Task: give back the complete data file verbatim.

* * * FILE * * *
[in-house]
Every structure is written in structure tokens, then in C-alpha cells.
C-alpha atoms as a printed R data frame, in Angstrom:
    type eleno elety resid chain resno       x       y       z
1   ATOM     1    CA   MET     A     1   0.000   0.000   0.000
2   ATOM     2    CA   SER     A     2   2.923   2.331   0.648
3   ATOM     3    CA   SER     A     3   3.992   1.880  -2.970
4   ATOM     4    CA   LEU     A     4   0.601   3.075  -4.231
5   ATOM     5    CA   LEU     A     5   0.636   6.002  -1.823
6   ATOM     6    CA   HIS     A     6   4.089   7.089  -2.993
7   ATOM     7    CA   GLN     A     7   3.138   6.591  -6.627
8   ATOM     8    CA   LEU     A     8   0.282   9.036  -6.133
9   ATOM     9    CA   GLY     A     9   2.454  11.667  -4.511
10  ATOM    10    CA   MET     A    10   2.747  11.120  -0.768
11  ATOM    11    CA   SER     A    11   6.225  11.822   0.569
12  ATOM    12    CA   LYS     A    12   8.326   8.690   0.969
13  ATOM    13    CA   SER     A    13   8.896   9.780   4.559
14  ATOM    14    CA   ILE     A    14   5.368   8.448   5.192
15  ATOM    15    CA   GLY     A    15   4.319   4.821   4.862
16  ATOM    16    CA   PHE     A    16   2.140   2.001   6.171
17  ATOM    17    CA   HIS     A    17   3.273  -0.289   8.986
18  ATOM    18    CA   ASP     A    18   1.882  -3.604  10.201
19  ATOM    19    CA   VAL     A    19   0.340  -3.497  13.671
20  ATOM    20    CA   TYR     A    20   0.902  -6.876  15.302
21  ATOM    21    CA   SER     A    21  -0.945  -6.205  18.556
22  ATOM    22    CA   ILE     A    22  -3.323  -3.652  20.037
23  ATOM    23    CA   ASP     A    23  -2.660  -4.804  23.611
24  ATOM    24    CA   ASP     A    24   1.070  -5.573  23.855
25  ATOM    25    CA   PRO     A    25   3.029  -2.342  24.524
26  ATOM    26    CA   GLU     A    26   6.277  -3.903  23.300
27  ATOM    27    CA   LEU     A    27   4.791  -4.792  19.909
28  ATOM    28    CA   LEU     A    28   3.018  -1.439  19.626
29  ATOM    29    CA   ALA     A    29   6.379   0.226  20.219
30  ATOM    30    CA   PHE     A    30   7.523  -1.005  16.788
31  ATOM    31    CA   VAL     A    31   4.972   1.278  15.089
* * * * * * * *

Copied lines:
[in-house]
Every structure is written in structure tokens, then in C-alpha cells.
C-alpha atoms as a printed R data frame, in Angstrom:
    type eleno elety resid chain resno       x       y       z
1   ATOM     1    CA   MET     A     1   0.000   0.000   0.000
2   ATOM     2    CA   SER     A     2   2.923   2.331   0.648
3   ATOM     3    CA   SER     A     3   3.992   1.880  -2.970
4   ATOM     4    CA   LEU     A     4   0.601   3.075  -4.231
5   ATOM     5    CA   LEU     A     5   0.636   6.002  -1.823
6   ATOM     6    CA   HIS     A     6   4.089   7.089  -2.993
7   ATOM     7    CA   GLN     A     7   3.138   6.591  -6.627
8   ATOM     8    CA   LEU     A     8   0.282   9.036  -6.133
9   ATOM     9    CA   GLY     A     9   2.454  11.667  -4.511
10  ATOM    10    CA   MET     A    10   2.747  11.120  -0.768
11  ATOM    11    CA   SER     A    11   6.225  11.822   0.569
12  ATOM    12    CA   LYS     A    12   8.326   8.690   0.969
13  ATOM    13    CA   SER     A    13   8.896   9.780   4.559
14  ATOM    14    CA   ILE     A    14   5.368   8.448   5.192
15  ATOM    15    CA   GLY     A    15   4.319   4.821   4.862
16  ATOM    16    CA   PHE     A    16   2.140   2.001   6.171
17  ATOM    17    CA   HIS     A    17   3.273  -0.289   8.986
18  ATOM    18    CA   ASP     A    18   1.882  -3.604  10.201
19  ATOM    19    CA   VAL     A    19   0.340  -3.497  13.671
20  ATOM    20    CA   TYR     A    20   0.902  -6.876  15.302
21  ATOM    21    CA   SER     A    21  -0.945  -6.205  18.556
22  ATOM    22    CA   ILE     A    22  -3.323  -3.652  20.037
23  ATOM    23    CA   ASP     A    23  -2.660  -4.804  23.611
24  ATOM    24    CA   ASP     A    24   1.070  -5.573  23.855
25  ATOM    25    CA   PRO     A    25   3.029  -2.342  24.524
26  ATOM    26    CA   GLU     A    26   6.277  -3.903  23.300
27  ATOM    27    CA   LEU     A    27   4.791  -4.792  19.909
28  ATOM    28    CA   LEU     A    28   3.018  -1.439  19.626
29  ATOM    29    CA   ALA     A    29   6.379   0.226  20.219
30  ATOM    30    CA   PHE     A    30   7.523  -1.005  16.788
31  ATOM    31    CA   VAL     A    31   4.972   1.278  15.089